Each day about 2000 U.S. workers have a job-related eye injury that requires medical treatment. About one third of the injuries are treated in hospital emergency departments and more than 100 of these injuries result in one or more days of lost work. The majority of these injuries result from small particles or objects striking or abrading the eye. Examples include metal slivers, wood chips, dust, and cement chips that are ejected by tools, wind blown, or fall from above a worker. Some of these objects, such as nails, staples, or slivers of wood or metal penetrate the eyeball and result in a permanent loss of vision. Large objects may also strike the eye/face, or a worker may run into an object causing blunt force trauma to the eyeball or eye socket. Chemical burns to one or both eyes from splashes of industrial chemicals or cleaning products are common. Thermal burns to the eye occur as well. Among welders, their assistants, and nearby workers, UV radiation burns (welder’s flash) routinely damage workers’ eyes and surrounding tissue.
In addition to common eye injuries, health care workers, laboratory staff, janitorial workers, animal handlers, and other workers may be at risk of acquiring infectious diseases via ocular exposure. Infectious diseases can be transmitted through the mucous membranes of the eye as a result of direct exposure (e.g., blood splashes, respiratory droplets generated during coughing or suctioning) or from touching the eyes with contaminated fingers or other objects. The infections may result in relatively minor conjunctivitis or reddening/soreness of the eye or in a life threatening disease such as HIV, B virus, or possibly even avian influenza.
Engineering controls should be used to reduce eye injuries and to protect against ocular infection exposures. Personal protective eyewear, such as goggles, face shields, safety glasses, or full face respirators must also be used when an eye hazard exists. The eye protection chosen for specific work situations depends upon the nature and extent of the hazard, the circumstances of exposure, other protective equipment used, and personal vision needs. Eye protection should be fit to an individual or adjustable to provide appropriate coverage. It should be comfortable and allow for sufficient peripheral vision. Selection of protective eyewear appropriate for a given task should be made based on a hazard assessment of each activity, including regulatory requirements when applicable.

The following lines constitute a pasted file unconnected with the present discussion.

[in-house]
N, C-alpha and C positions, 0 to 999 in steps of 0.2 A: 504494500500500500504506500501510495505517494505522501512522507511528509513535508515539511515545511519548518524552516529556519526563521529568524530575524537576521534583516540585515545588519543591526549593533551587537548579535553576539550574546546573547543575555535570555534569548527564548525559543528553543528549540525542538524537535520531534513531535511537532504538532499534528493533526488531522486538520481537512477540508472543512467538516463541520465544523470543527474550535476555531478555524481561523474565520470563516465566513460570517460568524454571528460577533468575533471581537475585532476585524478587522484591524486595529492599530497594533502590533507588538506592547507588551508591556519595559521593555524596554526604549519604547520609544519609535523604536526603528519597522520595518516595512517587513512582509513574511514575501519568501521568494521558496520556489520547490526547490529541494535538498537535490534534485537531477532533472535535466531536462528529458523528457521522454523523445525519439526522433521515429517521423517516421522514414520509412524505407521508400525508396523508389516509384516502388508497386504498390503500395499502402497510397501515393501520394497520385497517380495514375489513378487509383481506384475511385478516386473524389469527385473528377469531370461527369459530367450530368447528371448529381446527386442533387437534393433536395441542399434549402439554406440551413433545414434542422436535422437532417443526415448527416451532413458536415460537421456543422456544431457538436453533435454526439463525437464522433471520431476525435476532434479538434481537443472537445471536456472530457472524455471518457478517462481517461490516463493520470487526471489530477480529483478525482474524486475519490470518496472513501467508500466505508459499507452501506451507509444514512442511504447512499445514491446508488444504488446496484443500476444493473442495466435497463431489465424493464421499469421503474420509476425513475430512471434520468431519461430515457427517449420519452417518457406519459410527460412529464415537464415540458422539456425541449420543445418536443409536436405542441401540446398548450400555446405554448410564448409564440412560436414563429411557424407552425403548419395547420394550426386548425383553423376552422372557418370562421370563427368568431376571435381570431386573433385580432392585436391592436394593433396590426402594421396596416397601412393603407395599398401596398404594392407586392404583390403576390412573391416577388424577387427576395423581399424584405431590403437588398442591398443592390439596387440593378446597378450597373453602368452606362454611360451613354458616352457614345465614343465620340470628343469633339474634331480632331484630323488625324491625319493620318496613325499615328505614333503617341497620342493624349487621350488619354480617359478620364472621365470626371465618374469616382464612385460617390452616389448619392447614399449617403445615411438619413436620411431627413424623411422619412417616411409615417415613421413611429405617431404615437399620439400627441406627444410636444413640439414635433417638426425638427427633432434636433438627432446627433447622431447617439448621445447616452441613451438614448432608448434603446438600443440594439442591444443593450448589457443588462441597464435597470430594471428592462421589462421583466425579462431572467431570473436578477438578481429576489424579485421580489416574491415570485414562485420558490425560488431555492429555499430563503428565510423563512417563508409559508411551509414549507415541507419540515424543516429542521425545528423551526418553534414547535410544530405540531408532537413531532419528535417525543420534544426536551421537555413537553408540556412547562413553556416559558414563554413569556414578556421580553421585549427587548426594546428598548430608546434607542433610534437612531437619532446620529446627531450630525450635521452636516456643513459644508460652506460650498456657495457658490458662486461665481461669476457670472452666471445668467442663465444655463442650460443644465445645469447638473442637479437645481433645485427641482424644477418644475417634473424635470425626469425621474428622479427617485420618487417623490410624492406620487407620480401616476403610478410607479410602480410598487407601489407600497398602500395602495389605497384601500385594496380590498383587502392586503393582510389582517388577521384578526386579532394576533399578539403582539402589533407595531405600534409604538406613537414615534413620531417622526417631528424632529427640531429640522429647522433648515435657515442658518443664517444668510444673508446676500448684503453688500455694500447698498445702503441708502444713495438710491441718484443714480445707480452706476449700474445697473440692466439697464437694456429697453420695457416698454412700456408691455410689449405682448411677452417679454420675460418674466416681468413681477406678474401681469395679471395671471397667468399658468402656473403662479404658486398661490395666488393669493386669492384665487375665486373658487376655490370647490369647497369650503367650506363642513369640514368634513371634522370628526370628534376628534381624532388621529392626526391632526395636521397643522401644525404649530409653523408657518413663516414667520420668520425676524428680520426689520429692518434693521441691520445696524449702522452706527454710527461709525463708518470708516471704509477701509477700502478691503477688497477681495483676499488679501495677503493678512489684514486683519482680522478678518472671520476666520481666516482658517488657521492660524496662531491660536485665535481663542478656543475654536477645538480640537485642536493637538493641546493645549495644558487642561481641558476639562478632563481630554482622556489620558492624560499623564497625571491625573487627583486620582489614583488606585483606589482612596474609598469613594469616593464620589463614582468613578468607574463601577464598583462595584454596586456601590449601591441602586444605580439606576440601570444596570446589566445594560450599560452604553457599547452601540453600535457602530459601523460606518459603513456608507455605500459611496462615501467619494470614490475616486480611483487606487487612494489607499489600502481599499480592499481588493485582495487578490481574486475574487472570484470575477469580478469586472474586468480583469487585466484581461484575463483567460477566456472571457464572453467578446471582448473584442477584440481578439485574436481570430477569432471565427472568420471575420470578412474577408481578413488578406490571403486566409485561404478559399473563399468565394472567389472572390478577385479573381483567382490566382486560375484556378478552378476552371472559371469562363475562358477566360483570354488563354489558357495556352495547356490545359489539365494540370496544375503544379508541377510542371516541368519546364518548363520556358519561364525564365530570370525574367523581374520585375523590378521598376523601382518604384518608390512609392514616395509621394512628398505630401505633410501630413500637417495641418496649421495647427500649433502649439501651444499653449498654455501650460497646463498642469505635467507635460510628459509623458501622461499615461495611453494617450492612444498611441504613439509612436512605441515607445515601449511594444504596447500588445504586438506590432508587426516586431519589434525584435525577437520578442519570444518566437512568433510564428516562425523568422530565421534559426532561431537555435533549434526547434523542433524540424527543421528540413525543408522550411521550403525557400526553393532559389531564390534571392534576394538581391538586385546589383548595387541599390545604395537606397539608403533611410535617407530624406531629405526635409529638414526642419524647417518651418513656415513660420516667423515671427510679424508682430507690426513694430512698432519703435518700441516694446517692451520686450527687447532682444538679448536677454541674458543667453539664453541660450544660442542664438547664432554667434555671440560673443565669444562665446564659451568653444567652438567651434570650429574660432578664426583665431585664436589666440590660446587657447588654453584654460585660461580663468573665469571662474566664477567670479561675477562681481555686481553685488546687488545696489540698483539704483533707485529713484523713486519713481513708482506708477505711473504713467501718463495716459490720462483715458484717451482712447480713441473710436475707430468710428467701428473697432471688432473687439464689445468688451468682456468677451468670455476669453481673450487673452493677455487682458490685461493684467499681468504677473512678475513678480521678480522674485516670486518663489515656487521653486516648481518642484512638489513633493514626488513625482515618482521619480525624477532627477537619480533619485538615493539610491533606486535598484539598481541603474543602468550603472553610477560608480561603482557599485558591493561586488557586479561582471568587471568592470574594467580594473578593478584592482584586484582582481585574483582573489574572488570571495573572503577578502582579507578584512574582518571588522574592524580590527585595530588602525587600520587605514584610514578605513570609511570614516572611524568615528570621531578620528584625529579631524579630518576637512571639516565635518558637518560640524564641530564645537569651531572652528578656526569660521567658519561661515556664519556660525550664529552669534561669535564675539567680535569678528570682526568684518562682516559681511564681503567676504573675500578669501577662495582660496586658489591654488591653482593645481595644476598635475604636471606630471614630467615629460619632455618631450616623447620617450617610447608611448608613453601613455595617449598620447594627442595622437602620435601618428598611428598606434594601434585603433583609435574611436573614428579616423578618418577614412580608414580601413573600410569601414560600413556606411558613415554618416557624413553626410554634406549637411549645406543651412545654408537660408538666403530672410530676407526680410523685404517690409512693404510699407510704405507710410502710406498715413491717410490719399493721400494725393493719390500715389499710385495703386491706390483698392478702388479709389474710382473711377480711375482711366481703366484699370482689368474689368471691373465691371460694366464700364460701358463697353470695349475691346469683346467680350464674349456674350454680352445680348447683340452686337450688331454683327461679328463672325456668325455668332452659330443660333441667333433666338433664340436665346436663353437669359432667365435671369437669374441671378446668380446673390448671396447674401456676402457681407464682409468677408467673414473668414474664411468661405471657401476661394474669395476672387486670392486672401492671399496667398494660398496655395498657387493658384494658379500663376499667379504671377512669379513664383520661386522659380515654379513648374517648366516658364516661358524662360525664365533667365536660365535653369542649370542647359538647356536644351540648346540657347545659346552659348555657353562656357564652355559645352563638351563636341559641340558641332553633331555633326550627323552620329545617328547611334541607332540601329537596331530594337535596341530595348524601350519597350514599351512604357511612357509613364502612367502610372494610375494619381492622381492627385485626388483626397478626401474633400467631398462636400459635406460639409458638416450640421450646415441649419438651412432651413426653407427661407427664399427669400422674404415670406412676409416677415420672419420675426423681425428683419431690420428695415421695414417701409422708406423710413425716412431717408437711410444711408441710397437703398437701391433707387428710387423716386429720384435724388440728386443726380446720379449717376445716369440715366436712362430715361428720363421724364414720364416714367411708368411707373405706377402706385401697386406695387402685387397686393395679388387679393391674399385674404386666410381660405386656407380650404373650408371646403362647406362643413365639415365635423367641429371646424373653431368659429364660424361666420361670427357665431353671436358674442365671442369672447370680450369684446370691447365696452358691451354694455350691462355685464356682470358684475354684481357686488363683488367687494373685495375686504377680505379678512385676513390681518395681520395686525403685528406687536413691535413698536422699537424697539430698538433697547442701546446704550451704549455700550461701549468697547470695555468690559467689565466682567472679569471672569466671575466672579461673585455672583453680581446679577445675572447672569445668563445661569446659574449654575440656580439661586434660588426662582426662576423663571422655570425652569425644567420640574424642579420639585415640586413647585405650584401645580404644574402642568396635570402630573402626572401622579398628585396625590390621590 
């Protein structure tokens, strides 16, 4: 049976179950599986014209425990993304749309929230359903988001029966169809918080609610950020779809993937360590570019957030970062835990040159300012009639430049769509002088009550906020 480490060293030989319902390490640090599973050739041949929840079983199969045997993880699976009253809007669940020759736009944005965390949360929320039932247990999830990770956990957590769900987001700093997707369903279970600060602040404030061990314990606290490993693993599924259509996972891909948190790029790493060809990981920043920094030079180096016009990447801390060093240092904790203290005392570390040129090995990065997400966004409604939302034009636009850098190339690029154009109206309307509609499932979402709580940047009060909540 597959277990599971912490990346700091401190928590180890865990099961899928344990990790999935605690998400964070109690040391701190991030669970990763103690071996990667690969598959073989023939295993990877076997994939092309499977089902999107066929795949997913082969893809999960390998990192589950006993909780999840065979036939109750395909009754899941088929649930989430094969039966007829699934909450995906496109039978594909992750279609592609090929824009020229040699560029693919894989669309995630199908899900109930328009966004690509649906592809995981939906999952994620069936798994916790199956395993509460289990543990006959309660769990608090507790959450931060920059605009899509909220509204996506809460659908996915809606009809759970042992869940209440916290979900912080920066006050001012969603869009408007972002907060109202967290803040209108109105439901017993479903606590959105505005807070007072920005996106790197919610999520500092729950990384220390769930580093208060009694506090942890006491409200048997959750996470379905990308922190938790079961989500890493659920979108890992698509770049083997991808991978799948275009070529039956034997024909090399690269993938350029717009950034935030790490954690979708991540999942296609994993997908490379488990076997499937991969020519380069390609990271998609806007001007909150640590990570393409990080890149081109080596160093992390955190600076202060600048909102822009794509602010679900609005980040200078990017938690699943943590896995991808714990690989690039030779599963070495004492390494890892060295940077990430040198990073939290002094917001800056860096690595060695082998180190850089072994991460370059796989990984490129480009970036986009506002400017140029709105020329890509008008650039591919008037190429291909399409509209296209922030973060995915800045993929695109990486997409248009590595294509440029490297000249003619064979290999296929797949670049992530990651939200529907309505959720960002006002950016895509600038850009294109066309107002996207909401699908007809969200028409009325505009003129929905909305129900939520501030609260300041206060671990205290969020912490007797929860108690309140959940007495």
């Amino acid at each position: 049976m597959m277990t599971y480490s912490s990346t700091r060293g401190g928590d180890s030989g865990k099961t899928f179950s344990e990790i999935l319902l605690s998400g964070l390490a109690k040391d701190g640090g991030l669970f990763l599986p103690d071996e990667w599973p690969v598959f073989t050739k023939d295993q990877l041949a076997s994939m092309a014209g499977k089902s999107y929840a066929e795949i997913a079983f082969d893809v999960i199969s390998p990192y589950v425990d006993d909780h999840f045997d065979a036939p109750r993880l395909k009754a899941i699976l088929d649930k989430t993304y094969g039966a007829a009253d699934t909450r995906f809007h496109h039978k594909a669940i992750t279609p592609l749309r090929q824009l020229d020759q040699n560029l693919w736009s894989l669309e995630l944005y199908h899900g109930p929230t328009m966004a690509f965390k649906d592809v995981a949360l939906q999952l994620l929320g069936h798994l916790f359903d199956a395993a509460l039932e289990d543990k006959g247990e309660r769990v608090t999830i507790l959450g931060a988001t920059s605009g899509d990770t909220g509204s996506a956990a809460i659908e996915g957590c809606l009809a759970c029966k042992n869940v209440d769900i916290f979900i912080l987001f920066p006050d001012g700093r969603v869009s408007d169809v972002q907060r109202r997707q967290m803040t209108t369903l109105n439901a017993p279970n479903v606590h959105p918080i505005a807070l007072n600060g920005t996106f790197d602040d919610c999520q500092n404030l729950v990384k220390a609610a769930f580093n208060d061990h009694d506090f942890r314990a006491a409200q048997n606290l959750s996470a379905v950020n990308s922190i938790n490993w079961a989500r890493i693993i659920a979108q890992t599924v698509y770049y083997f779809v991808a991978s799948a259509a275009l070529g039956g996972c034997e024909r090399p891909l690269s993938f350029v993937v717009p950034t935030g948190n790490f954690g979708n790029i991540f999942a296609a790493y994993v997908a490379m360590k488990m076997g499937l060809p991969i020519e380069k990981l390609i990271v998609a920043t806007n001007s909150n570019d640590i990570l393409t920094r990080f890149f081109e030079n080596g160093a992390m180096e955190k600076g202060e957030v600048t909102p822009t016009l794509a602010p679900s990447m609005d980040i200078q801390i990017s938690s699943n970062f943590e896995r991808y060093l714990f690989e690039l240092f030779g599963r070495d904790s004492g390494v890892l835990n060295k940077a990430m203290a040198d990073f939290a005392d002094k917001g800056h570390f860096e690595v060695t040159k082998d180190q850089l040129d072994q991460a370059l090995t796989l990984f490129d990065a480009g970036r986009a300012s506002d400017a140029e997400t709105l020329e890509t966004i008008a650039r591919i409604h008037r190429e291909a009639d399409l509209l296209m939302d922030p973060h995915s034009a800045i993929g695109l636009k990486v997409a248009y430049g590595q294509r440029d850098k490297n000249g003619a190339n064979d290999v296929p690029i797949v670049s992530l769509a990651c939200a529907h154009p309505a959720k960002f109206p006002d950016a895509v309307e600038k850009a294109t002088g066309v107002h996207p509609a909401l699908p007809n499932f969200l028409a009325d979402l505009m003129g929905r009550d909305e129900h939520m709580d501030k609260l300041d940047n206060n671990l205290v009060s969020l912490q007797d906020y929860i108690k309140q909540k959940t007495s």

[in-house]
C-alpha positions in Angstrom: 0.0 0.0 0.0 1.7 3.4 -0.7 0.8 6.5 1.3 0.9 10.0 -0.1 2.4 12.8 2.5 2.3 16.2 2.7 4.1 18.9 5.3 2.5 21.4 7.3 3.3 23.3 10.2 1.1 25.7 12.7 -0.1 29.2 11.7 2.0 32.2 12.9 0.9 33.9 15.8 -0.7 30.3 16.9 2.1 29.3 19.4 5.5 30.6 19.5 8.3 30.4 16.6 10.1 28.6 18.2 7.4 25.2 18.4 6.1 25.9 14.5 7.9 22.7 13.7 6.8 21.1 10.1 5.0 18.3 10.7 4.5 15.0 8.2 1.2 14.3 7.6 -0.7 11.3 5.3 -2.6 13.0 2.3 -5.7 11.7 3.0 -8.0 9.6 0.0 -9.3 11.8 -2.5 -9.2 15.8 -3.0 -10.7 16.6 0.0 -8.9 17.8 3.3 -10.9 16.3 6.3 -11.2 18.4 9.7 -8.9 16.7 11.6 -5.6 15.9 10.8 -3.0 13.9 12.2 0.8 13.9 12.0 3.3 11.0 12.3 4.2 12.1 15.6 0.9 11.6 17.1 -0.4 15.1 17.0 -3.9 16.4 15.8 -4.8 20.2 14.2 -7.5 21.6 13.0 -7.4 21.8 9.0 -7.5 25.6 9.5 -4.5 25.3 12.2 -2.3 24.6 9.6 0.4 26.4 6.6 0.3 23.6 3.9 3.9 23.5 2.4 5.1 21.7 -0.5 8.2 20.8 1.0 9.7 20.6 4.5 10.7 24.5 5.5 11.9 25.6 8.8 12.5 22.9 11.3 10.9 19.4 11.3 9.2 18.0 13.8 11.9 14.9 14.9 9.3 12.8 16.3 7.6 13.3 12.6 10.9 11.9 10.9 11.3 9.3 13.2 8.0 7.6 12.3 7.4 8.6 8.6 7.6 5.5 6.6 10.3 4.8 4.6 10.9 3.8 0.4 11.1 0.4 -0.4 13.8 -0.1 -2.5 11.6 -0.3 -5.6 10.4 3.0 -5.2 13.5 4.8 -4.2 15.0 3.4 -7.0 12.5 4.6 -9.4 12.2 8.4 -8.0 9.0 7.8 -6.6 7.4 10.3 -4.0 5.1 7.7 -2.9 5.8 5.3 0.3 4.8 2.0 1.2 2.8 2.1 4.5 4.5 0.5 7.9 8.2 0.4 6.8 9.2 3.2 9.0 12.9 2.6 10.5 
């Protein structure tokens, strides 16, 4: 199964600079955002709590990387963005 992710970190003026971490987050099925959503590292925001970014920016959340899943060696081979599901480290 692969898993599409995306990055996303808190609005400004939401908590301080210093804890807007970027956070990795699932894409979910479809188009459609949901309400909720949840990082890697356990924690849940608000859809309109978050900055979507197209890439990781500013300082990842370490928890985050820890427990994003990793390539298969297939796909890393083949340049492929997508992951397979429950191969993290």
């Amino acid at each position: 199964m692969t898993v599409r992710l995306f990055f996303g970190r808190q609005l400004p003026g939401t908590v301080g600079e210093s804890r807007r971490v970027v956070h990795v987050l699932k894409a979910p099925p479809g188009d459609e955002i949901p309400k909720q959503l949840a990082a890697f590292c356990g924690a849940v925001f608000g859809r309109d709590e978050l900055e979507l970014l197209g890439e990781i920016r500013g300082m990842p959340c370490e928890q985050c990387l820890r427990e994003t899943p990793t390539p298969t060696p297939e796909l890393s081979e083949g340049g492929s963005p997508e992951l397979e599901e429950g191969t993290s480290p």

Eye Safety Checklist
A five point checklist of good eye safety practices with printable flyer.
Eye Safety -
Emergency Response & Disaster Recovery
Provides an overview of eye hazards and injuries, plus information on types of eye protection, safety for prescription lens wearers, and first aid.
Protection for Infection Control
Provides background information and specific details on eye protection used to supplement eye protection recommendations provided in current CDC infection control guidance documents. It is intended to familiarize workers with the various types of eye protection available, their characteristics, and their applicable use.
Eye Safety Tool Box Talk
Provides an example tool box talk on eye protection for construction workers.
Contact Lens Use in a Chemical Environment
NIOSH Publication 2005-139 (June 2005)
Provides safety guidelines for contact lens wearers working in chemical environments.
Fatality Assessment and Control Evaluation (FACE) Program Investigations
- Fatality Report 06-OR-025 Ranch Worker Killed by Pressurized Water Striking Eye
Oregon (High pressure liquid exposure)
Health Hazard Evaluations
NIOSH conducts Health Hazard Evaluations (HHEs) to find out whether there are health hazards to employees caused by exposures or conditions in the workplace.
Some recent HHE reports related to eye safety have been listed below. For a comprehensive listing of HHE reports please search the HHE Database.
- Health Hazard Evaluation Report, HETA-2007-0068-3042, Noise exposures and hearing loss assessments among animal shelter workers, Louisiana Society for the Prevention of Cruelty to Animals, Algiers, Louisiana (Ocular exposure to disinfectant)
- Health Hazard Evaluation Report, HETA-2002-0379-2901, Superior Label Systems, Mason, Ohio (Vision effects of chemical exposure)
- Health Hazard Evaluation Report, HETA-2001-0483-2884, Immigration and Naturalization Service, San Diego, California (UV-C exposure)
- Health Hazard Evaluation Report, HETA 2000-0105-2794, Wampler Foods, Inc., Hinton, Virginia (Chemical exposure in food processing)